Some thoughts about your comment. I agree that we can look at Eden in two ways, however for me the central grounded-in-reality part pertains to my obedience / disobedience to God's commands in my life, rather than the choices of ancient people. I like the garden for the examination of theological themes because it strips away the noise--all we have is two people and God, and what happens to them.

That the tree of life stood in Eden as an antidote to death before it was needed, and was then barricaded once it was needed is a mystery to me that I continue to meditate on. It seems that there may be lessons on atonement there.

I like your observation that the fruit itself wasn't magical, but I don't agree that Eden is symbolic of eternal life. Eden was a place where man was before he became like God, with the knowledge of good and evil. I think that knowledge is pretty central to who we are—ethical man—I don't think there is a path back to that simpler existence.

Regarding the snake, I would like to hear how you get the link to "the accuser." For me he is clearly the deceiver--the father of lies, and the devourer—who is crouching at the door of our hearts.

As far as eternal life being only for the righteous--that is certainly consistent with the story in the garden, but I think most of the bible is telling us about repentance and atonement--a different path to the tree of life.

iYRe said...

Hi Vance, thanks for your reply.

You said: ...however for me the central grounded-in-reality part pertains to my obedience / disobedience to God's commands in my life, rather than the choices of ancient people. I like the garden for the examination of theological themes because it strips away the noise--all we have is two people and God, and what happens to them.

Well, that is certainly one way to look at it. I would call that a "devotional" understanding. That is, it is how God speaks to you personally through the text. The grounded-in-reality aspect to which I referred is more a historical/literary device used by the Author/Redactor to "make it real" for humanity in general.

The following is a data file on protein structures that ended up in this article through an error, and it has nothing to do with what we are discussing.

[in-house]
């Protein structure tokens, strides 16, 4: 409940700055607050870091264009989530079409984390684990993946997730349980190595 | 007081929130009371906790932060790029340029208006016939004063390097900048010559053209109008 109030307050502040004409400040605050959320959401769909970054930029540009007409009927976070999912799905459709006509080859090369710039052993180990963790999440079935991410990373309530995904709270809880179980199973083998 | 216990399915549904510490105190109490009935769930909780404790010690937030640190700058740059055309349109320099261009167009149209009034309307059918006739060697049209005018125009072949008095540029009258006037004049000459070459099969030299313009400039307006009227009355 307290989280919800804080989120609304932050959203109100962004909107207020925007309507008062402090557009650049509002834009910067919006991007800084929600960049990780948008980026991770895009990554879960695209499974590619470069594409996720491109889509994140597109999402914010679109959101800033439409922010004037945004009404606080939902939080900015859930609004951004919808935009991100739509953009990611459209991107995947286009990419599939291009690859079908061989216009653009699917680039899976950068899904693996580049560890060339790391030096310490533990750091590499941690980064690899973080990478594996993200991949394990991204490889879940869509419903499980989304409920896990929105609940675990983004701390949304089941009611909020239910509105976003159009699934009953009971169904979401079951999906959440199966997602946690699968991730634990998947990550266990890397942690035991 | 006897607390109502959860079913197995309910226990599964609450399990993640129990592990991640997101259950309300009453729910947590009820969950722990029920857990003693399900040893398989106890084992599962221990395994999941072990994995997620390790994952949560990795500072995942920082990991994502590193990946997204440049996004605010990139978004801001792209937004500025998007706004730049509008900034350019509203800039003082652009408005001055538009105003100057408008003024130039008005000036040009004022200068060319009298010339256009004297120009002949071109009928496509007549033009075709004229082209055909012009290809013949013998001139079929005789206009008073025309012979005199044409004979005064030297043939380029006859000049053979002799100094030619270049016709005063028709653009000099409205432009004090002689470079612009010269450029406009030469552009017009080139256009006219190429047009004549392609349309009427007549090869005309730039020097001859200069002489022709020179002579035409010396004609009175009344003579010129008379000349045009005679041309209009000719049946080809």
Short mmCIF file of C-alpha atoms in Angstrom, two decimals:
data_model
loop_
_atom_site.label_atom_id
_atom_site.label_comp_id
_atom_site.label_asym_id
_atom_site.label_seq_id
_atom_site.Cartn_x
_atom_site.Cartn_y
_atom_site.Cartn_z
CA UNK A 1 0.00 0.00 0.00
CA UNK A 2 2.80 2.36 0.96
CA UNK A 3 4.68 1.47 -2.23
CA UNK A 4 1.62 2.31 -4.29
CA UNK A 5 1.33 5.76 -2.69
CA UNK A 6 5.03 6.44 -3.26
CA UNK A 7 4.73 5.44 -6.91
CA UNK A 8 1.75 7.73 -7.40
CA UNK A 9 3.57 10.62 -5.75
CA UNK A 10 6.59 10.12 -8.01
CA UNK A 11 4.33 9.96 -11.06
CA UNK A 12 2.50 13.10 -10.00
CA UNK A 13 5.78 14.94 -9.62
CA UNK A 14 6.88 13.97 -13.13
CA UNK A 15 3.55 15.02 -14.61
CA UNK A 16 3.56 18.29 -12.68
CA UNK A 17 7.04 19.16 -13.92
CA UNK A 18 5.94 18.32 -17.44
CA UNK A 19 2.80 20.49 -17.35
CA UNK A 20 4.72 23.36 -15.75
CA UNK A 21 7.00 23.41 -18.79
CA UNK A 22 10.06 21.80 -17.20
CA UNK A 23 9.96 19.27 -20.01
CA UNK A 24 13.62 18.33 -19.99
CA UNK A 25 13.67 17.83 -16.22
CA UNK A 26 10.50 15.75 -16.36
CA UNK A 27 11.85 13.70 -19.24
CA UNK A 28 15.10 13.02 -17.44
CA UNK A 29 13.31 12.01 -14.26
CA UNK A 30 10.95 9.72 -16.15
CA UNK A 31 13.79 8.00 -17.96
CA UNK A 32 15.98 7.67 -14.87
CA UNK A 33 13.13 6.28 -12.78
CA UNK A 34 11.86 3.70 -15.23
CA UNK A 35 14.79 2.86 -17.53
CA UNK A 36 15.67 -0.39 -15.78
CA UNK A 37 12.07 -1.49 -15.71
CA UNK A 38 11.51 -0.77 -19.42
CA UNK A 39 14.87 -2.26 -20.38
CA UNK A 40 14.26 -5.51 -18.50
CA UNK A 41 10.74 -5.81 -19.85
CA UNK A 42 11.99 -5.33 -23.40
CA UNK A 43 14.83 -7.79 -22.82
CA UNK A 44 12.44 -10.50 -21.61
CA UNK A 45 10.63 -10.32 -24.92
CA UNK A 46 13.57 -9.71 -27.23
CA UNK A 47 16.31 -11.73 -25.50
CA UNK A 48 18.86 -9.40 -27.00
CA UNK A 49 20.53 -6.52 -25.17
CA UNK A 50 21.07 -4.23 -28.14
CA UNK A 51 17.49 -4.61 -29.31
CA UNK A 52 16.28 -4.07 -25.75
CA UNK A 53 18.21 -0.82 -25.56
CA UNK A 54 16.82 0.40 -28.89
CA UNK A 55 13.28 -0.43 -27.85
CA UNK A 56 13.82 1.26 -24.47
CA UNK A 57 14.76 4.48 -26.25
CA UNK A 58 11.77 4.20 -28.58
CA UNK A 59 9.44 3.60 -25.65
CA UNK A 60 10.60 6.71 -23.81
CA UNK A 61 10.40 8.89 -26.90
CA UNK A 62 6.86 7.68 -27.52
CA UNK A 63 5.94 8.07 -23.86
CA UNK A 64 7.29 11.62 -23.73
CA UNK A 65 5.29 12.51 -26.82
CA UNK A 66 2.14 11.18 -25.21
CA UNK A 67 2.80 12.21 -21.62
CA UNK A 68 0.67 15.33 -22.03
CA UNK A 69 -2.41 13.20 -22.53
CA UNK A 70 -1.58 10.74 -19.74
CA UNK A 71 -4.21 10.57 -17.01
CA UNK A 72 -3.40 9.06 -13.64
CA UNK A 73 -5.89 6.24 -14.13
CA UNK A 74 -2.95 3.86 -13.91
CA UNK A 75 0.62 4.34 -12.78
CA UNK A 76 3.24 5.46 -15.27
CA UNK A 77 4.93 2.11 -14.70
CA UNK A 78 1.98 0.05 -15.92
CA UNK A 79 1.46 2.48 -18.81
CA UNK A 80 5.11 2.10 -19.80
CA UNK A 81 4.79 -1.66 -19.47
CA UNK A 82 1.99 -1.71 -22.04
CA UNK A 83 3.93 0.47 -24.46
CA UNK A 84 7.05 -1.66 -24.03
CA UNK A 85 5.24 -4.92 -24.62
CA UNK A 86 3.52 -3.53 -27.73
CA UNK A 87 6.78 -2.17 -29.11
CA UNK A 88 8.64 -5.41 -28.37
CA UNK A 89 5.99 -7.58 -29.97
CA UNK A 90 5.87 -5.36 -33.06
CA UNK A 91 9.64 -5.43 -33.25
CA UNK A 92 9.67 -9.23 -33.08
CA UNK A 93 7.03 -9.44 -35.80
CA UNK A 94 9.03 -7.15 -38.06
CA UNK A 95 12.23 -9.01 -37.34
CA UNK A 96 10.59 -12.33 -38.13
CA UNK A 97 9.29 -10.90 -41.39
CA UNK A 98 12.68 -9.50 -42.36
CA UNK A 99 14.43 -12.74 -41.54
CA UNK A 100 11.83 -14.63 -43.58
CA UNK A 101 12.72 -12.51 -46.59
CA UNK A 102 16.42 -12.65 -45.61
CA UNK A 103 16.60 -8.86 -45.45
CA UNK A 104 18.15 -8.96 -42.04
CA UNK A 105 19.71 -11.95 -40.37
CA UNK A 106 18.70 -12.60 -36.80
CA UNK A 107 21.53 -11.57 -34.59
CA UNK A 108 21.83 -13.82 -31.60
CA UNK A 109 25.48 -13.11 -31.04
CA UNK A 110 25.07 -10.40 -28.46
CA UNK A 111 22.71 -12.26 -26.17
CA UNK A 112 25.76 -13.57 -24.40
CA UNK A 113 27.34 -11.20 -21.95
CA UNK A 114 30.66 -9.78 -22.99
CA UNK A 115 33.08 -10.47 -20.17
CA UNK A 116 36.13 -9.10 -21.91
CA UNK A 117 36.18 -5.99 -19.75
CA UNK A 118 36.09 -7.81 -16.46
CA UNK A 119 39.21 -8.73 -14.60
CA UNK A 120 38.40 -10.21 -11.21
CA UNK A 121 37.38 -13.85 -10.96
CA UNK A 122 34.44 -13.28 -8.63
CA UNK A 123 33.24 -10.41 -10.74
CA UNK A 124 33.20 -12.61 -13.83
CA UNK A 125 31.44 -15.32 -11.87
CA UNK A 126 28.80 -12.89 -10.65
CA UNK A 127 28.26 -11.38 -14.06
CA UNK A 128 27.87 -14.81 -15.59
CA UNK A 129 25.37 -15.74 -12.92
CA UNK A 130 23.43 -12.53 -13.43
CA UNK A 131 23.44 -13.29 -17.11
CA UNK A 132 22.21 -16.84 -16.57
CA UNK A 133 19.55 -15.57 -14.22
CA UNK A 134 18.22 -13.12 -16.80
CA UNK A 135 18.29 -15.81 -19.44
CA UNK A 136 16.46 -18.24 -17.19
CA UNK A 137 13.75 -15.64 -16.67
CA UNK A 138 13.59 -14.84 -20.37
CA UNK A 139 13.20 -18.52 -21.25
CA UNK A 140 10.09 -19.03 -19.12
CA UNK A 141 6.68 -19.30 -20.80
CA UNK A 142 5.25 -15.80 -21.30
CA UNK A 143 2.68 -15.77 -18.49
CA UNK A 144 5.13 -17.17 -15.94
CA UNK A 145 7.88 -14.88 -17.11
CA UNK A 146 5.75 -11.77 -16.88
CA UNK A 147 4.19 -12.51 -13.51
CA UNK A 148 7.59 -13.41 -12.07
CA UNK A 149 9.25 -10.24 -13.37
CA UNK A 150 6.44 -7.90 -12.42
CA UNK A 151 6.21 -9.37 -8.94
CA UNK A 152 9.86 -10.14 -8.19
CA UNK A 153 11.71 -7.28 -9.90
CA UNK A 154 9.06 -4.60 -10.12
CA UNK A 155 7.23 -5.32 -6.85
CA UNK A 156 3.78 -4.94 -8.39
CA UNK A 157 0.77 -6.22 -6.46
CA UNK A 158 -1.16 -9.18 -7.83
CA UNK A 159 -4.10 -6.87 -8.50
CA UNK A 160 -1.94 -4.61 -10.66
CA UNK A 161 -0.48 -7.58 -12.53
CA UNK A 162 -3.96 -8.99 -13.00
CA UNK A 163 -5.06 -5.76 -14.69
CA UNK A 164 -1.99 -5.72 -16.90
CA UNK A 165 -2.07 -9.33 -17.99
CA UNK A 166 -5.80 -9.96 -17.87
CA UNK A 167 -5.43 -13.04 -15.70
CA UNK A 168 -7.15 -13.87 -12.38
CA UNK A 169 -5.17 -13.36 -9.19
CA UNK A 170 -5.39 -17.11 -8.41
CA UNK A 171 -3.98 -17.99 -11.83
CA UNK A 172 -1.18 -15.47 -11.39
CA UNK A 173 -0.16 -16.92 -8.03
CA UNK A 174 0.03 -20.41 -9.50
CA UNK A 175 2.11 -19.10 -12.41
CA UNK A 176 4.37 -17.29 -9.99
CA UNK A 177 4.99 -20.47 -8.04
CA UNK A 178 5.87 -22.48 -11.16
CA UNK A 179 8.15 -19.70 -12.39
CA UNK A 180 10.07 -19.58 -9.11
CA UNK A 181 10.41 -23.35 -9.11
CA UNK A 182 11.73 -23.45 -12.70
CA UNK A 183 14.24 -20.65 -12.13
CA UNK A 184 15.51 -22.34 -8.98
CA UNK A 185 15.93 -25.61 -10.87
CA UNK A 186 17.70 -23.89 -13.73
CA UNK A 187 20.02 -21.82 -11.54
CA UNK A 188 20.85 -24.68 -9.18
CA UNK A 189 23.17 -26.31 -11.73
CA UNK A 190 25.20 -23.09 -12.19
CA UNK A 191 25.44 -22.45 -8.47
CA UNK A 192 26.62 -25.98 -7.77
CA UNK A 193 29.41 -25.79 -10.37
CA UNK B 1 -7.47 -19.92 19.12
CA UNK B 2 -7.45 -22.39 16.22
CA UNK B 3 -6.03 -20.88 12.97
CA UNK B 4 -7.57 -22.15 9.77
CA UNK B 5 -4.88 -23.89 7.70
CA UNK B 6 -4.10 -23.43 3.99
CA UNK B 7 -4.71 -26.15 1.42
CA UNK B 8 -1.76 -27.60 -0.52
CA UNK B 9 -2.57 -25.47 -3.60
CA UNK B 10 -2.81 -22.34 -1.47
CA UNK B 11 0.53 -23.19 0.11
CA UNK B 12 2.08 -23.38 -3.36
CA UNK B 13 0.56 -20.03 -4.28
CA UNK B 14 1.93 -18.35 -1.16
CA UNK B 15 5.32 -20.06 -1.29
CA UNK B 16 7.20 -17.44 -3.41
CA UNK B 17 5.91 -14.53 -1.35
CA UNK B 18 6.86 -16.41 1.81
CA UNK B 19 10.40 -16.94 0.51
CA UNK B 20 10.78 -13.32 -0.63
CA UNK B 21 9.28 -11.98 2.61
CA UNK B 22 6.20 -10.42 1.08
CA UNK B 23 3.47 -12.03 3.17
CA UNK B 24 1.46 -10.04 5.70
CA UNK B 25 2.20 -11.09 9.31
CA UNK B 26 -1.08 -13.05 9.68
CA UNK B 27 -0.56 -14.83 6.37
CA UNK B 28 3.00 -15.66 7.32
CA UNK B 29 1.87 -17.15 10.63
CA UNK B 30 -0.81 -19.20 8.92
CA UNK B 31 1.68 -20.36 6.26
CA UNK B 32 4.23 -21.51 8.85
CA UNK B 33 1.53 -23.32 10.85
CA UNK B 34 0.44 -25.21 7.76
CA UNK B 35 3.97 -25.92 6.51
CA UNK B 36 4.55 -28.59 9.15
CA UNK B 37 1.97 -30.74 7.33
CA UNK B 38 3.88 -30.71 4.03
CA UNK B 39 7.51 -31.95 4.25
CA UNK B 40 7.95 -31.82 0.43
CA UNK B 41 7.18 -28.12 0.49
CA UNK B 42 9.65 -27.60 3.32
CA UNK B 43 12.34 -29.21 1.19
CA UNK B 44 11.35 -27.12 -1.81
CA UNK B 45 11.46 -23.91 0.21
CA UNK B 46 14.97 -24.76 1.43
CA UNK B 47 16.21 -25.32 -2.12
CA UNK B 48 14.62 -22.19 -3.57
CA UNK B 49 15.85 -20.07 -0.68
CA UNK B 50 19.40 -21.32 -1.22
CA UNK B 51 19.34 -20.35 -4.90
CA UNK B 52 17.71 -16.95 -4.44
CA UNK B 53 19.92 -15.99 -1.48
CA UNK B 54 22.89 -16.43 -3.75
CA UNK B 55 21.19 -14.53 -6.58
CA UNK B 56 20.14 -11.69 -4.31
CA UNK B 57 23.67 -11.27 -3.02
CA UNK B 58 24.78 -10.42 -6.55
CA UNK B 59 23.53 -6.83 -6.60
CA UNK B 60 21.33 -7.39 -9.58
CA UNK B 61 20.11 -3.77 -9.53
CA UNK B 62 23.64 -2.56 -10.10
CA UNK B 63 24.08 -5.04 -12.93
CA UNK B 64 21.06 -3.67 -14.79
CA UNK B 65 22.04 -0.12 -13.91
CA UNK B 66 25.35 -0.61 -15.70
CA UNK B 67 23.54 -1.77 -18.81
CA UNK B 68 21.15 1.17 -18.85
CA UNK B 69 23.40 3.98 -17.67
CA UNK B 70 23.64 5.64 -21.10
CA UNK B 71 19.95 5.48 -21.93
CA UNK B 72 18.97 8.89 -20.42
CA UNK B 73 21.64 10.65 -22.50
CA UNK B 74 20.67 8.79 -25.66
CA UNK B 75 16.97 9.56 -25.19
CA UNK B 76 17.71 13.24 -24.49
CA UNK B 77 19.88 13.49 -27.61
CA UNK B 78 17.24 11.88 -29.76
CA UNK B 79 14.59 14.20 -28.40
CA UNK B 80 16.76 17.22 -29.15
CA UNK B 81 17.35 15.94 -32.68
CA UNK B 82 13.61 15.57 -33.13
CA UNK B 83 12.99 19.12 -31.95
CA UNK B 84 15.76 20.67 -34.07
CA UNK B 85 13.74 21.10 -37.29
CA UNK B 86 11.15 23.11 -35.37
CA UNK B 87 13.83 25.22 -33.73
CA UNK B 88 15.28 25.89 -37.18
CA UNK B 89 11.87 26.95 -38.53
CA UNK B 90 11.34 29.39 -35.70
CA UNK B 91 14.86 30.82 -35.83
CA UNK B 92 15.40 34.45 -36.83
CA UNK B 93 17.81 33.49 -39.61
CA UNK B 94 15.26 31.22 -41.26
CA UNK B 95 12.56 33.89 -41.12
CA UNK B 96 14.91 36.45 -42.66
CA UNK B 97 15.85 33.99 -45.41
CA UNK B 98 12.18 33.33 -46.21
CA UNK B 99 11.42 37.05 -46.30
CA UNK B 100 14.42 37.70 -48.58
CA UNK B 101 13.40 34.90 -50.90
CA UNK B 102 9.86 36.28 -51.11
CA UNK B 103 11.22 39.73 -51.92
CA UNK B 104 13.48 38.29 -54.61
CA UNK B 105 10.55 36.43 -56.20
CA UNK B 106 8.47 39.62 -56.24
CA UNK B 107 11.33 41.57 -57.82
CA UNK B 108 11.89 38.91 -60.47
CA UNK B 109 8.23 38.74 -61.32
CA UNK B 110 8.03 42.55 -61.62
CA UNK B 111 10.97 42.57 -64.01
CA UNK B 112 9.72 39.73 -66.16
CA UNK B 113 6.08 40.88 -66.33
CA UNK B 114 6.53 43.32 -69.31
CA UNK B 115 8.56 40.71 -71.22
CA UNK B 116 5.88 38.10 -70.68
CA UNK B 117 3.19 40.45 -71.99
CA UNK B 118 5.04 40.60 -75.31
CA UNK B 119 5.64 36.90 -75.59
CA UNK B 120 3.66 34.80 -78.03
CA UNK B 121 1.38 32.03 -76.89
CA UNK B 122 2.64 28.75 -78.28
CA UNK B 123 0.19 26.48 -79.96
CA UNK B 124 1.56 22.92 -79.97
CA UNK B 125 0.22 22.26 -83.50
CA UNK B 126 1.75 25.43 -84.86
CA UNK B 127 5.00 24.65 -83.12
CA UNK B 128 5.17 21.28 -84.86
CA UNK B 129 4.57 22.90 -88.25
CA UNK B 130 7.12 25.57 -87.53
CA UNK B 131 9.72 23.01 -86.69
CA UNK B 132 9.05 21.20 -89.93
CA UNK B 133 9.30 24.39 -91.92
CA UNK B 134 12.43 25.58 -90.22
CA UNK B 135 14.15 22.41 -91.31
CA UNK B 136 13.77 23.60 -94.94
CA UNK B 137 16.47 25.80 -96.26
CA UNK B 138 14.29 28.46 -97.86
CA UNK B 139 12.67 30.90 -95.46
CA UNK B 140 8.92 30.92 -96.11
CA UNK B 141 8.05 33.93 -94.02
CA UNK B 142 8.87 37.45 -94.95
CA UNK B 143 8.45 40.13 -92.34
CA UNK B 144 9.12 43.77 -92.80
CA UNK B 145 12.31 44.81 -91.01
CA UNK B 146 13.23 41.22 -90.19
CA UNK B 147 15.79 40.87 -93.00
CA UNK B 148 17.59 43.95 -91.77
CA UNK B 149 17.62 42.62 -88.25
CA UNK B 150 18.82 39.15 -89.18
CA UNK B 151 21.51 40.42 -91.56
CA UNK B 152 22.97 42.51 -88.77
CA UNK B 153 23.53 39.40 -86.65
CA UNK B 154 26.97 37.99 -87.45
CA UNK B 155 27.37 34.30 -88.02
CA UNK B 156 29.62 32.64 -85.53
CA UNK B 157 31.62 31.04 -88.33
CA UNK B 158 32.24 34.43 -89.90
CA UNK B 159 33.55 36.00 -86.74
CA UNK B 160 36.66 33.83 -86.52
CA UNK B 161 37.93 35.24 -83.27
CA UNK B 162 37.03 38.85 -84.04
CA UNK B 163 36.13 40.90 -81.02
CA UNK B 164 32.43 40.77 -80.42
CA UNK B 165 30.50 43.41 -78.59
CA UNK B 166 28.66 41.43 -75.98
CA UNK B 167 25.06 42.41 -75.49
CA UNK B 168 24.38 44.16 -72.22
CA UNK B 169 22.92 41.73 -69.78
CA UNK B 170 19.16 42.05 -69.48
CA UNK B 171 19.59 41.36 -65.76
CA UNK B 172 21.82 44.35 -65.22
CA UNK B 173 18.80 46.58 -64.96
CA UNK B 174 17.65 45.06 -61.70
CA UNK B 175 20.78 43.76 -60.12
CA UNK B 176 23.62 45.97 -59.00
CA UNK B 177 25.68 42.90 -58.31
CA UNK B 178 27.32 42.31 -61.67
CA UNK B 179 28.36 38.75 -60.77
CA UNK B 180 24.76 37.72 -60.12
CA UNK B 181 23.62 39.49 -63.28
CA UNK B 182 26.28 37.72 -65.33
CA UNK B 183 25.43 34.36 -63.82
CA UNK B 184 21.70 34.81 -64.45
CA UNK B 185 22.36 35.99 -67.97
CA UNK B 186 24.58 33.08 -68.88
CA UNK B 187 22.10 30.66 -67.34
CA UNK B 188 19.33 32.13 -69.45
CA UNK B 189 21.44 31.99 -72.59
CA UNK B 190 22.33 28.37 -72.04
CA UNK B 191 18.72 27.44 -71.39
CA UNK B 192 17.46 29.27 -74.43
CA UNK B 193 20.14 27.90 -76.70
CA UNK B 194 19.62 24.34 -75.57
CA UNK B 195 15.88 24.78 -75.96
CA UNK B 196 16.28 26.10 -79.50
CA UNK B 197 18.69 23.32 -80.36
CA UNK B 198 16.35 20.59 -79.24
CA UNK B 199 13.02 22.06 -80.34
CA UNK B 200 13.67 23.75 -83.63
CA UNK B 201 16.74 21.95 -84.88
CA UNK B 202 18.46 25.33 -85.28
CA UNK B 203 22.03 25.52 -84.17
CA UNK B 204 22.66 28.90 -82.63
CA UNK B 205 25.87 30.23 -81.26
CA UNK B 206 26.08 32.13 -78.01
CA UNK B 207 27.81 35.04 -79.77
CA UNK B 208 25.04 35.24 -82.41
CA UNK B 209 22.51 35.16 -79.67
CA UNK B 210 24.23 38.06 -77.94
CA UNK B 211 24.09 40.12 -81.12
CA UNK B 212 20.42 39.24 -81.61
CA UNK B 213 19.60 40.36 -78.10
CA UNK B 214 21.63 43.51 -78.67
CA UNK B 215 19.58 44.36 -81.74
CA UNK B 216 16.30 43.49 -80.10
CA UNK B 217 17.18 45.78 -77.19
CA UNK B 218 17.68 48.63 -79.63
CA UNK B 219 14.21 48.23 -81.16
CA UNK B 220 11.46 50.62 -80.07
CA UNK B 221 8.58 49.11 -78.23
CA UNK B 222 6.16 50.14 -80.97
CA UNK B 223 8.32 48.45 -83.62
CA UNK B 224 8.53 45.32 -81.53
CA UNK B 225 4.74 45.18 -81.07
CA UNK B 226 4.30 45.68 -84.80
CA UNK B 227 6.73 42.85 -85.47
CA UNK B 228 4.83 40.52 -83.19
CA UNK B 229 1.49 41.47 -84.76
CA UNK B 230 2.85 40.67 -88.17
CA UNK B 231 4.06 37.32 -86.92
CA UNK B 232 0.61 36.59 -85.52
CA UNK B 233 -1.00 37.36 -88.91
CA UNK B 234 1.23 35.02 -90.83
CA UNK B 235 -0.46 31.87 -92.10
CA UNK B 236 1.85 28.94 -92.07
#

That the tree of life stood in Eden as an antidote to death before it was needed, and was then barricaded once it was needed is a mystery to me that I continue to meditate on. It seems that there may be lessons on atonement there.
If you think of what happens in Eden as "consequence", then the consequence of obedience, trust, and relationship is access to tree of eternal life, however the consequence of disobedience, and lack of trust results in severing of the relationship, and loss of access to the tree of eternal life.

I like your observation that the fruit itself wasn't magical, but I don't agree that Eden is symbolic of eternal life.

I prefer to say that Eden is "theologically" symbolic of the place where God and humanity existed in their intended, close, trusting, reliant, relational state. Eternal life is a consequence of that state.

Regarding the snake, I would like to hear how you get the link to "the accuser." For me he is clearly the deceiver--the father of lies, and the devourer—who is crouching at the door of our hearts.

I think we're talking about the same thing. The accuser is what "satan" translates as, if I recall correctly. Just another name for evil.

As far as eternal life being only for the righteous--that is certainly consistent with the story in the garden, but I think most of the bible is telling us about repentance and atonement--a different path to the tree of life.

I dont think its a different path. Access to the tree of eternal life comes through the same method Adam got it, as a consequence of a close, right, and dependant relationship with God. The only difference is ours is facilitated by Christ at the cross, the new Adam.